The political legitimacy of company law and regulation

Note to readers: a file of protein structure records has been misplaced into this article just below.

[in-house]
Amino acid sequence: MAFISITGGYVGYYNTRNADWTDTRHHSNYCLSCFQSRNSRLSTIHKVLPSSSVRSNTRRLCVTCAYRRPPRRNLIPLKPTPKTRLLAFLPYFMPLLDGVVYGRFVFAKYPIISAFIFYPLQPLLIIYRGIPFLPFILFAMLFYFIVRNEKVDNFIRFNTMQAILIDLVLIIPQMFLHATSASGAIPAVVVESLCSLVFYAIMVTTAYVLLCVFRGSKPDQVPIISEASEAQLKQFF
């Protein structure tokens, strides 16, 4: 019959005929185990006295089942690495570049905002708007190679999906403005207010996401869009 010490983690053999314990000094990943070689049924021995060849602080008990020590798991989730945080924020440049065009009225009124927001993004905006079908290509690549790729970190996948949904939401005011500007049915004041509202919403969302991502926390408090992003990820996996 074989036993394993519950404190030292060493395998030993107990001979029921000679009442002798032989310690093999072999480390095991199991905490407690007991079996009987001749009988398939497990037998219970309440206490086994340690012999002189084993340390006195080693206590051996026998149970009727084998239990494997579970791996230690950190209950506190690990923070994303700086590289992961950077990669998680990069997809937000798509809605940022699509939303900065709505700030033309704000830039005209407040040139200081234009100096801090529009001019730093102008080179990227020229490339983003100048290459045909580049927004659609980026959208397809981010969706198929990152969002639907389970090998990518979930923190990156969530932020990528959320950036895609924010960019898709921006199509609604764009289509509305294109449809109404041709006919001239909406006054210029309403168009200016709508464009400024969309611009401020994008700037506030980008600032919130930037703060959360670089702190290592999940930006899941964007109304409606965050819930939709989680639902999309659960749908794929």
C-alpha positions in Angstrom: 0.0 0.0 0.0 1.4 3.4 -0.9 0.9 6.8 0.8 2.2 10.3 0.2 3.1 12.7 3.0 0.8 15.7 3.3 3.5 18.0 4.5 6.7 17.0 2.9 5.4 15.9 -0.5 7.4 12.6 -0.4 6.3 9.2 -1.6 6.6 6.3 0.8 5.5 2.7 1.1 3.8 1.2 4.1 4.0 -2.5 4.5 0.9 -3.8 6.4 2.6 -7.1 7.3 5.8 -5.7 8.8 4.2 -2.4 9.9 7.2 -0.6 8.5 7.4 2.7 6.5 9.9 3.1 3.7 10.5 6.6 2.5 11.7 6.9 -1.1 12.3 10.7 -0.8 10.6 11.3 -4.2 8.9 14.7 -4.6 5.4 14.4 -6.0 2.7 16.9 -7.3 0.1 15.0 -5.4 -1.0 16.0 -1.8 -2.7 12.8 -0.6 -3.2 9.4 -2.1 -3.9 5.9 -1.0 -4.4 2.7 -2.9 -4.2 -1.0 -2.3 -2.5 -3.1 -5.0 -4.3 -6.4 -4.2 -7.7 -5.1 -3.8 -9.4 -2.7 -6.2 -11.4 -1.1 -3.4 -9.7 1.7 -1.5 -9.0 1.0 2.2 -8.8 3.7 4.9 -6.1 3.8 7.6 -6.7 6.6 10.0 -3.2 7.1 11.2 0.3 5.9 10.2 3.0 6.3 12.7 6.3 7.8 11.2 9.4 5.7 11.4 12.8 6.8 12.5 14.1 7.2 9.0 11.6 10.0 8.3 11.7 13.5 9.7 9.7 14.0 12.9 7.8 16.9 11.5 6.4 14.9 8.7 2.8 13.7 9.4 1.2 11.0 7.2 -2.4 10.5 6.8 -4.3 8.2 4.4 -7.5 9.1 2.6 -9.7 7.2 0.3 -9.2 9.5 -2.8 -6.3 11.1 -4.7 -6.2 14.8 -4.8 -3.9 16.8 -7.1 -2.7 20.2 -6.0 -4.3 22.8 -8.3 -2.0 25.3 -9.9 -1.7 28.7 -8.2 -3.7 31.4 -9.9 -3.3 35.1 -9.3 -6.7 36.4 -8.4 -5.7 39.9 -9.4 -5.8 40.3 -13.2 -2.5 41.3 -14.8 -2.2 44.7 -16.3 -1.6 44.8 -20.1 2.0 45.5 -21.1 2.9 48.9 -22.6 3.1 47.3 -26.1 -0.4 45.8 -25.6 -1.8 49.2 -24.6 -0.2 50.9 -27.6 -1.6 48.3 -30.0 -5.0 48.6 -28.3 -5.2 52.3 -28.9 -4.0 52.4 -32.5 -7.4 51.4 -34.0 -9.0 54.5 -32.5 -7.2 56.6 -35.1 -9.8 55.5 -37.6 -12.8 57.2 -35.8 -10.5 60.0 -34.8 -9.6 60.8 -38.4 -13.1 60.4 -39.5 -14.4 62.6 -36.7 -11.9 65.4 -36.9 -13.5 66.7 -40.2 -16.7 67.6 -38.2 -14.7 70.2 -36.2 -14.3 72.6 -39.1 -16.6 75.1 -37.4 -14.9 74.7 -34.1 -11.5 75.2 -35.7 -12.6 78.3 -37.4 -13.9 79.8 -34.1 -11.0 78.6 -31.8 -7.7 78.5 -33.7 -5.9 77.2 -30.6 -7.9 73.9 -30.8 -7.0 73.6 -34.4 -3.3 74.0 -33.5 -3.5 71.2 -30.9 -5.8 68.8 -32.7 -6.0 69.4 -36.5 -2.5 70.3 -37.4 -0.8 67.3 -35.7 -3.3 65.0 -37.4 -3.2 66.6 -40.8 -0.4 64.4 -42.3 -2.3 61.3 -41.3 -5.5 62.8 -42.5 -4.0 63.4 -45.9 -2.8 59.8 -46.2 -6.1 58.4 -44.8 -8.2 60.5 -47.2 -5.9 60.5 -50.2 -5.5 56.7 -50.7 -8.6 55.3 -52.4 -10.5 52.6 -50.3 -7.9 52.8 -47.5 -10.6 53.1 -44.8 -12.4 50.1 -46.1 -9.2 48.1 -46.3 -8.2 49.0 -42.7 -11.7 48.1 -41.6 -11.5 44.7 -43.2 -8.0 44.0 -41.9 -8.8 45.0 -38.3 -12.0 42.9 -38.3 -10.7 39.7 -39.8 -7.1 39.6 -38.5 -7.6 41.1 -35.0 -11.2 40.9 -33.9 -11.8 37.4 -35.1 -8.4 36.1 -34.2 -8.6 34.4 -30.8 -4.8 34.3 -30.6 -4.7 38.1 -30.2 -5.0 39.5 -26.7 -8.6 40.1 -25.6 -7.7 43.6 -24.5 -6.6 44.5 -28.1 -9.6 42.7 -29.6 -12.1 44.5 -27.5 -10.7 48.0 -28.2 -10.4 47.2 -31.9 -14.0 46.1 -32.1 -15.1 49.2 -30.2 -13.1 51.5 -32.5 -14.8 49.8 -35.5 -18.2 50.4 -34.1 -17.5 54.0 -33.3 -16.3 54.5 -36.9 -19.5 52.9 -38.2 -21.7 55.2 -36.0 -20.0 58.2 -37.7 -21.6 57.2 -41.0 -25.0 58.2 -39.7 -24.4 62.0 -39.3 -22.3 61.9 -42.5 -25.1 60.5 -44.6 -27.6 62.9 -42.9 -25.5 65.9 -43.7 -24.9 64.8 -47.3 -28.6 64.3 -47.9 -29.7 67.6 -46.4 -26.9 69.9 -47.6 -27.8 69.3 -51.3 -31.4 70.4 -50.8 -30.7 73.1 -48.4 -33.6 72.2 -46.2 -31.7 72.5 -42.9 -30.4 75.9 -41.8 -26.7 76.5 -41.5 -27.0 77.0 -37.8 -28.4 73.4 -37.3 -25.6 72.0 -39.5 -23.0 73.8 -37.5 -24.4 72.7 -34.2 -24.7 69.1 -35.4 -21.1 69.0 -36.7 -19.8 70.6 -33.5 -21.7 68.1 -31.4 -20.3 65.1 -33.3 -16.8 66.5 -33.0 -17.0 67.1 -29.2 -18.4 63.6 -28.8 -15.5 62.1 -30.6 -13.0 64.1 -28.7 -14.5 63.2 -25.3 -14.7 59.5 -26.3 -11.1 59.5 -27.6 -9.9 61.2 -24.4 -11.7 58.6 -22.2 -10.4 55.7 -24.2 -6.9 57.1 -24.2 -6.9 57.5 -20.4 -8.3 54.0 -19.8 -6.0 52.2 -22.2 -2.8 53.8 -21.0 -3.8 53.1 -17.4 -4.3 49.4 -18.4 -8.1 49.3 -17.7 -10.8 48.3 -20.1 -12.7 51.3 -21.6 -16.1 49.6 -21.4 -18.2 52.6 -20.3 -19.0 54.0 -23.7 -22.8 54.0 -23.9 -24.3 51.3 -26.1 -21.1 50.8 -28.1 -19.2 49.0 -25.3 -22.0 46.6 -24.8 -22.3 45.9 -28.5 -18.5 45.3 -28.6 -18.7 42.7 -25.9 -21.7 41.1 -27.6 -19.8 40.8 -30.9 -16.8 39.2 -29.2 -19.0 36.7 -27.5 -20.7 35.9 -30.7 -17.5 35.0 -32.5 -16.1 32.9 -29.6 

Two interrelated objectives are pursued in this article: the first concerns the relationship and interaction between the UK’s company law and market-based regulation; the second explores the legitimacy of marketbased regulation in light of its potential to mould and influence the substantive law. Although the article finds that the two systems retain carefully defined, essentially consistent and mutually complementary roles, it submits that market-based formations run the risk of not readily or plausibly lending themselves to dominant political and democratic accounts, which are deployed customarily to substantiate the legitimacy of state interventionist techniques. Simultaneously, the deployment of a rival conception of legitimacy, conceived as technocratic expertise and market consensus and conformity, is problematic for a number of theoretical and practical reasons. This has implications for the effects and outcomes of the UK’s company law and governance.